Labour has lost two seats in the London Assembly, leaving the Conservatives as the largest party.
Livingstone provided rare Labour cheer
The results mean re-elected mayor Ken Livingstone may face a tougher battle this term to get measures through.
Mr Livingstone's vote in the mayoral contest was 11% higher than his party's tally in the assembly poll, reflecting his personal popularity with Londoners.
The Lib Dems won five assembly seats, UKIP picked up its first two seats and the Greens won two.
Despite picking up votes from Labour and coming third in two constituencies, the anti-war Respect coalition failed to gain enough top-up votes to win a seat on the assembly.
Earlier, in the biggest London Labour scalp of the night, Ken Livingstone ally Toby Harris, leader of the Labour group and chair of the Metropolitan Police Authority, lost his constituency seat for Brent & Harrow.
Lord Harris was defending a slim 4,380 majority in Mr Livingstone's old stomping ground when he was an MP in North West London.
"It has been a tide against us electorally and obviously I am disappointed," Lord Harris said after being defeated by the Tory Robert Blackman.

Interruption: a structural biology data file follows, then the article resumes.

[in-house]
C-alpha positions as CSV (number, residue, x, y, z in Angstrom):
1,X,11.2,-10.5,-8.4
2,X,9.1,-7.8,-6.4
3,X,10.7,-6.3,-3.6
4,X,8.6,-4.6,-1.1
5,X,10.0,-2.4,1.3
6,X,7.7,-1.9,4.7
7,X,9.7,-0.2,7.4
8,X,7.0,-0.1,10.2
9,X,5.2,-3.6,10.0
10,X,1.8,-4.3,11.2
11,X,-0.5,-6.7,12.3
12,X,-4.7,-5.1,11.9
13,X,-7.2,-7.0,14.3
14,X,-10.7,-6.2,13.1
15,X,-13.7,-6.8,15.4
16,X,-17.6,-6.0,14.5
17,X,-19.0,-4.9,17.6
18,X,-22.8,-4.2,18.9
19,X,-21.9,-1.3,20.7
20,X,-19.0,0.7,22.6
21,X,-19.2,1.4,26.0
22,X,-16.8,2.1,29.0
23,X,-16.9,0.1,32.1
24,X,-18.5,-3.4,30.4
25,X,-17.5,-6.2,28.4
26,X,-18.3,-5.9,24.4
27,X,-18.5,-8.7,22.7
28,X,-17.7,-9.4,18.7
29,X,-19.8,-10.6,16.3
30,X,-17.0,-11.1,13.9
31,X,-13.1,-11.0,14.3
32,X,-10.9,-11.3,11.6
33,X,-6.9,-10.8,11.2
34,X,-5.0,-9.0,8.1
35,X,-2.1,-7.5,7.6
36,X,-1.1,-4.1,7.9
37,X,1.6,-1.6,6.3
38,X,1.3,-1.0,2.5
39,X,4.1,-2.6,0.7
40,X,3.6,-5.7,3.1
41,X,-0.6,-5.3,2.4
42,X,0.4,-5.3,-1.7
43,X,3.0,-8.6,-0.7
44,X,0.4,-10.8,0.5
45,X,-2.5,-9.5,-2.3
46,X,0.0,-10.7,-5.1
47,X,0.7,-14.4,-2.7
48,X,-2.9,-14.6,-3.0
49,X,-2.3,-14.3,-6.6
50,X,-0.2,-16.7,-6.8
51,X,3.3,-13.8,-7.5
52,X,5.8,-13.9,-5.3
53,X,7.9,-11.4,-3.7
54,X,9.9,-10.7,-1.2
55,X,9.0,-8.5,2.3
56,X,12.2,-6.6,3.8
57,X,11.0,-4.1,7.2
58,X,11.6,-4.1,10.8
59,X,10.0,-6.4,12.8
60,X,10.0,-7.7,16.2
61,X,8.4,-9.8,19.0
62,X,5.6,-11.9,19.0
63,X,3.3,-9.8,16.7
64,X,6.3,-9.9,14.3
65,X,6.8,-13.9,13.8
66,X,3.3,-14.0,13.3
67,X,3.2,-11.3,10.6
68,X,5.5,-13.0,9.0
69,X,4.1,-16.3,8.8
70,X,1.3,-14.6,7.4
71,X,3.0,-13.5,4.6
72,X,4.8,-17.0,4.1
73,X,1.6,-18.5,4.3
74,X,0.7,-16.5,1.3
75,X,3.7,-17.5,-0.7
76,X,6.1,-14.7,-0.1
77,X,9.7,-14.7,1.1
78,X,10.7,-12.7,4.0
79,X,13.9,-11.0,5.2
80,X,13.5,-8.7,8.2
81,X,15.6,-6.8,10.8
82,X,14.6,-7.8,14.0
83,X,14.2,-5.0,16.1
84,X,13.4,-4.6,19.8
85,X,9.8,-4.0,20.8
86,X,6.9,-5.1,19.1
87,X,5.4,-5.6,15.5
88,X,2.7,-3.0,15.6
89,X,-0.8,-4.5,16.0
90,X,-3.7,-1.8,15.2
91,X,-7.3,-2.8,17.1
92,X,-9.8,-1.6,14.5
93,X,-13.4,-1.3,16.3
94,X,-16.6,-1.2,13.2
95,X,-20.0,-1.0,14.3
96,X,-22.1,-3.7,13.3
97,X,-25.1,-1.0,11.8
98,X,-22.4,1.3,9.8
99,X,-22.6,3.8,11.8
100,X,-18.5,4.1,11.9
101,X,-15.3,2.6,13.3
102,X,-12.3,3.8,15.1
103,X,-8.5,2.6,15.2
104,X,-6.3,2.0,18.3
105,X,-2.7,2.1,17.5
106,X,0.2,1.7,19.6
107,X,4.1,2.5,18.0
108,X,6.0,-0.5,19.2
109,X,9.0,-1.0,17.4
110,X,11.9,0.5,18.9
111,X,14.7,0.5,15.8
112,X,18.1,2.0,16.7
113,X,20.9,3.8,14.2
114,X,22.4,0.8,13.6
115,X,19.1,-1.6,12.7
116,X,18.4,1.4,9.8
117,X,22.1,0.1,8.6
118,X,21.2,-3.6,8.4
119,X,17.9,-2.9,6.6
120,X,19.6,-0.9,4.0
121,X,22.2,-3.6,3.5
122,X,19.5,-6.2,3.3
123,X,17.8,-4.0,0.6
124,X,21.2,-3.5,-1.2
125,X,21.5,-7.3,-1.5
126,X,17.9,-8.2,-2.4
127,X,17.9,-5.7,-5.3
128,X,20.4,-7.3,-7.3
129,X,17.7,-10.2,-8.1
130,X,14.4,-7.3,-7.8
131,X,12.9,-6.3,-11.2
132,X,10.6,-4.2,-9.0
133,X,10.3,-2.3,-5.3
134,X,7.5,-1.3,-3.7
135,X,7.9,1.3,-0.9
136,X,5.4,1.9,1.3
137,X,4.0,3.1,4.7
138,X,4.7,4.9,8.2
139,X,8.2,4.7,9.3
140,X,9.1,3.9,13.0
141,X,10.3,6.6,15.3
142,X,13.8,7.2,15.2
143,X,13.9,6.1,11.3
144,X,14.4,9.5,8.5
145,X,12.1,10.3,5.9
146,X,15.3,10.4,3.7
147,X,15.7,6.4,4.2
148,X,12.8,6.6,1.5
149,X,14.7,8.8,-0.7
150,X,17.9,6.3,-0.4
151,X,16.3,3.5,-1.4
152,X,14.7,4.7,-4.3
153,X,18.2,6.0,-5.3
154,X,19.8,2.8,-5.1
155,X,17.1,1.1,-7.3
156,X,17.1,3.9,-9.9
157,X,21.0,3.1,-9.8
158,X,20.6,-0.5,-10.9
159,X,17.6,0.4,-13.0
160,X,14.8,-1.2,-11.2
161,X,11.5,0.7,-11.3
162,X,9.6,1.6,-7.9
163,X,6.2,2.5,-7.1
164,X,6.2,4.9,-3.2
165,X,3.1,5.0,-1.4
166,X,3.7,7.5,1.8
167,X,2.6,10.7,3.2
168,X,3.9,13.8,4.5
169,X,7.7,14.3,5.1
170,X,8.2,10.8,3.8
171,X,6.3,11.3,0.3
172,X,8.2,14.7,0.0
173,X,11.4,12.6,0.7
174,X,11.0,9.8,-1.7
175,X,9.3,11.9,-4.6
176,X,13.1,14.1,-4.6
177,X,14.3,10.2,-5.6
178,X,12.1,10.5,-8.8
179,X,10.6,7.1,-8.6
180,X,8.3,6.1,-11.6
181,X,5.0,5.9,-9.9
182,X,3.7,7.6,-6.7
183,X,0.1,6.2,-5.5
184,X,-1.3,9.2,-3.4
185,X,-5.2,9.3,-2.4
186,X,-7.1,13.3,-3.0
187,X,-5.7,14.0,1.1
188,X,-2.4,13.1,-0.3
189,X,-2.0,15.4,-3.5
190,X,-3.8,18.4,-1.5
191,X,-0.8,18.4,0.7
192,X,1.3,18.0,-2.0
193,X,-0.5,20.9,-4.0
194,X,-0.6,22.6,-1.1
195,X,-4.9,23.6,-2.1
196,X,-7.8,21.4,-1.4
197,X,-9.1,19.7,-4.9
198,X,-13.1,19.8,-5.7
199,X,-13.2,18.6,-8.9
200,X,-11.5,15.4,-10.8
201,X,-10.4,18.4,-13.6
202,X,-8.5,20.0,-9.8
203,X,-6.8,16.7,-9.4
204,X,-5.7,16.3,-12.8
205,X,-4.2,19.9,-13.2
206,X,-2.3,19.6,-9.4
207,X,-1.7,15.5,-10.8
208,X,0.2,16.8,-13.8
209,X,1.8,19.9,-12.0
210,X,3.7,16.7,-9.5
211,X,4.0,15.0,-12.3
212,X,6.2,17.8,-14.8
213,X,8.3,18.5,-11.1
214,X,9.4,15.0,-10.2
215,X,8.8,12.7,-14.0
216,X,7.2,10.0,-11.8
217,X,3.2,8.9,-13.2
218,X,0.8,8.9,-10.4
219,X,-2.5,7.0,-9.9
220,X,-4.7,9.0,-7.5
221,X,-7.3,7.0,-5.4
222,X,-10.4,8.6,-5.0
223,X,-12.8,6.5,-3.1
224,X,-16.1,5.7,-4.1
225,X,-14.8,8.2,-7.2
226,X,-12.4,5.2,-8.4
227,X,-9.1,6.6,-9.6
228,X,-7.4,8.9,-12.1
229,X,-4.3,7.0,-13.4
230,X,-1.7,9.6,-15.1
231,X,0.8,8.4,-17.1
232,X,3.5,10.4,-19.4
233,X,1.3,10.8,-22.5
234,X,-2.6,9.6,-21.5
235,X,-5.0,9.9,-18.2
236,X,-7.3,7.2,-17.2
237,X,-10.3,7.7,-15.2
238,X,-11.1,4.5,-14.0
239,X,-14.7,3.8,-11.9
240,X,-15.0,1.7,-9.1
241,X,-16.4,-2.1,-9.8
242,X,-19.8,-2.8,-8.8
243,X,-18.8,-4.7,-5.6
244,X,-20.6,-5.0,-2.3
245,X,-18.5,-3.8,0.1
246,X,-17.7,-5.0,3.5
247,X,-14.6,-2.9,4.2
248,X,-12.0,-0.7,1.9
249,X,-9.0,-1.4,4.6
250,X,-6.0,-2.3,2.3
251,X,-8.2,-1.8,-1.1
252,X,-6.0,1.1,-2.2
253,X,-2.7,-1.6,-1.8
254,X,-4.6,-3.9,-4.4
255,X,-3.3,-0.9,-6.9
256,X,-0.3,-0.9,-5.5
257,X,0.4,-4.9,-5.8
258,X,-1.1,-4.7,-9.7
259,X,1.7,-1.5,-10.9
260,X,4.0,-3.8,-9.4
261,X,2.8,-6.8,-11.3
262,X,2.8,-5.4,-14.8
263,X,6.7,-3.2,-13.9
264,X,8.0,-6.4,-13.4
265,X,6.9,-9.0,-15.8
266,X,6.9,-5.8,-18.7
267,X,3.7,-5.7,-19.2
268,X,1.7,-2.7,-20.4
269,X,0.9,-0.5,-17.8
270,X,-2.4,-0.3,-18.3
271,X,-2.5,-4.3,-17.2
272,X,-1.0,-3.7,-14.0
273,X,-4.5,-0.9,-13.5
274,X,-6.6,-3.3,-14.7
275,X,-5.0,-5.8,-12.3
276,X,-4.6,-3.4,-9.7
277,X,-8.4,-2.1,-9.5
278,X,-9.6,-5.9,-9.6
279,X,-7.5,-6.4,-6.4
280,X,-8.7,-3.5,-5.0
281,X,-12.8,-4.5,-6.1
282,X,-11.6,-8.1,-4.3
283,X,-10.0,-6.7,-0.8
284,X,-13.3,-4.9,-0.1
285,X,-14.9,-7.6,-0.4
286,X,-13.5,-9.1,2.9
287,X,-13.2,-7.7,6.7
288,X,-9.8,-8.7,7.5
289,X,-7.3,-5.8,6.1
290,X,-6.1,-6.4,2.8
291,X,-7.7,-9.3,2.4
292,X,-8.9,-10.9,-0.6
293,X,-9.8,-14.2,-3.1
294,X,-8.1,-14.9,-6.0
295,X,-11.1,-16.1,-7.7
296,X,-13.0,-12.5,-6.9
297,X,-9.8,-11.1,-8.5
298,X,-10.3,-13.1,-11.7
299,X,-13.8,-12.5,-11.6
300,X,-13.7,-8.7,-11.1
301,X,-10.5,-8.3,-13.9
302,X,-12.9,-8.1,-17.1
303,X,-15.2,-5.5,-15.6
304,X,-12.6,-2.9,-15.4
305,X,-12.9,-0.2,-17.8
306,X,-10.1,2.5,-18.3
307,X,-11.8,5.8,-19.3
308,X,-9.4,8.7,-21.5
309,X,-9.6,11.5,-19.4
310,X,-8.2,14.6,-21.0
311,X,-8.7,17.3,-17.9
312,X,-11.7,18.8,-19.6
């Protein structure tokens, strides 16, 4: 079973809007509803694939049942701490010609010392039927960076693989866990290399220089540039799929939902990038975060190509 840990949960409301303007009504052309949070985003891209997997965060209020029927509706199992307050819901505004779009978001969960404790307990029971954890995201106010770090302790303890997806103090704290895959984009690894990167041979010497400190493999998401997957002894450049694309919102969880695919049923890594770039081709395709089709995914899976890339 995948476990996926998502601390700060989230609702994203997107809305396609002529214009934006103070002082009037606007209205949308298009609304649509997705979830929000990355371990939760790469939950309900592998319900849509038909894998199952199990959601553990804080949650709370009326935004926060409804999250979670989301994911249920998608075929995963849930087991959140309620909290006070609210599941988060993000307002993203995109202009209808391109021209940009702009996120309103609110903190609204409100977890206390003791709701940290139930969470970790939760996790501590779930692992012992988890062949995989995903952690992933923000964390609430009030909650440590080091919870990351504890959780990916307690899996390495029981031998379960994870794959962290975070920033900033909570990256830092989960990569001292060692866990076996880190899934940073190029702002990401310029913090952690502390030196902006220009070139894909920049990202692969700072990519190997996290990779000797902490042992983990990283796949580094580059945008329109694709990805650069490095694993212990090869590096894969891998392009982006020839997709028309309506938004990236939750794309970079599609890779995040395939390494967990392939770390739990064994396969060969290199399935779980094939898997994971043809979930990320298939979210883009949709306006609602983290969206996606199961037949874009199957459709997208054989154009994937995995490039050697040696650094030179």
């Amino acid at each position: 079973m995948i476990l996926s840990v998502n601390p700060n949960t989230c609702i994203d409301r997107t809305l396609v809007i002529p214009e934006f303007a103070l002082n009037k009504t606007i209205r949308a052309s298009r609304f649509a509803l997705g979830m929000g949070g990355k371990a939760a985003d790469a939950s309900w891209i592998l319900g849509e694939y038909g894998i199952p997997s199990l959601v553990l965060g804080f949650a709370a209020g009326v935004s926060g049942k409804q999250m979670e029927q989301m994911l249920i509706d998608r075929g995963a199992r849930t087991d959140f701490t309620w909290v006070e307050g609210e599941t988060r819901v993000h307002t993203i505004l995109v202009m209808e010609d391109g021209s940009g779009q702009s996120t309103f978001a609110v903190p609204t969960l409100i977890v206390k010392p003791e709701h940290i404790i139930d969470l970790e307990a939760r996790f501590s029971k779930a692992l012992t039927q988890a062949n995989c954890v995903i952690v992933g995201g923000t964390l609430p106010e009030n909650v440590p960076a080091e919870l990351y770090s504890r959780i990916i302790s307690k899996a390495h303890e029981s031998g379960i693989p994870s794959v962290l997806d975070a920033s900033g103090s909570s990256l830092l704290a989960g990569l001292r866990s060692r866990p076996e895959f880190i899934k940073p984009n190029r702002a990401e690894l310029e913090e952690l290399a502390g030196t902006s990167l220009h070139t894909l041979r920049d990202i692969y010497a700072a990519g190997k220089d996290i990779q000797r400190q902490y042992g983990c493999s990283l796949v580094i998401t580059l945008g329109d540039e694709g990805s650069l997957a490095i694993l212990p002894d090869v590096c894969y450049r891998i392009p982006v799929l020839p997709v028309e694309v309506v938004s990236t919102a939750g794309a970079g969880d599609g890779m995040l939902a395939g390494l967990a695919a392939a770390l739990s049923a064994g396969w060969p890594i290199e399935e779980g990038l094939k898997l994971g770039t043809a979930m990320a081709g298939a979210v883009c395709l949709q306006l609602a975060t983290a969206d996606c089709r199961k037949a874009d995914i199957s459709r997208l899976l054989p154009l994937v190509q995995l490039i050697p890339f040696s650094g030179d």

But the biggest slump in Labour's vote was in the City and East, which has a high Muslim population.
The party held on to the seat but its vote was down 16%. The poll saw a 7.7% swing from Labour to the Conservatives, with turnout up 5.2%.
The anti-Iraq war Respect coalition beat the Liberal Democrats into third place, with 15% of the poll.
The Tories held Bexley and Bromley, but the party's vote was down nearly 7%. UKIP claimed 16% of the vote, coming third by a narrow margin to the Lib Dems, with Labour in fourth place.
The Conservatives have held Barnet and Camden, with a 4.5% swing from Labour, Turnout was up 1.42% at 36.38%,
Labour has held Lambeth and Southwark, but its vote is down 5.88%. The area saw a 5.28% swing from Labour to the Liberal Democrats.
On the second round of top-up votes, Labour won two seats, the Liberal Democrats five, the Greens two and UKIP two.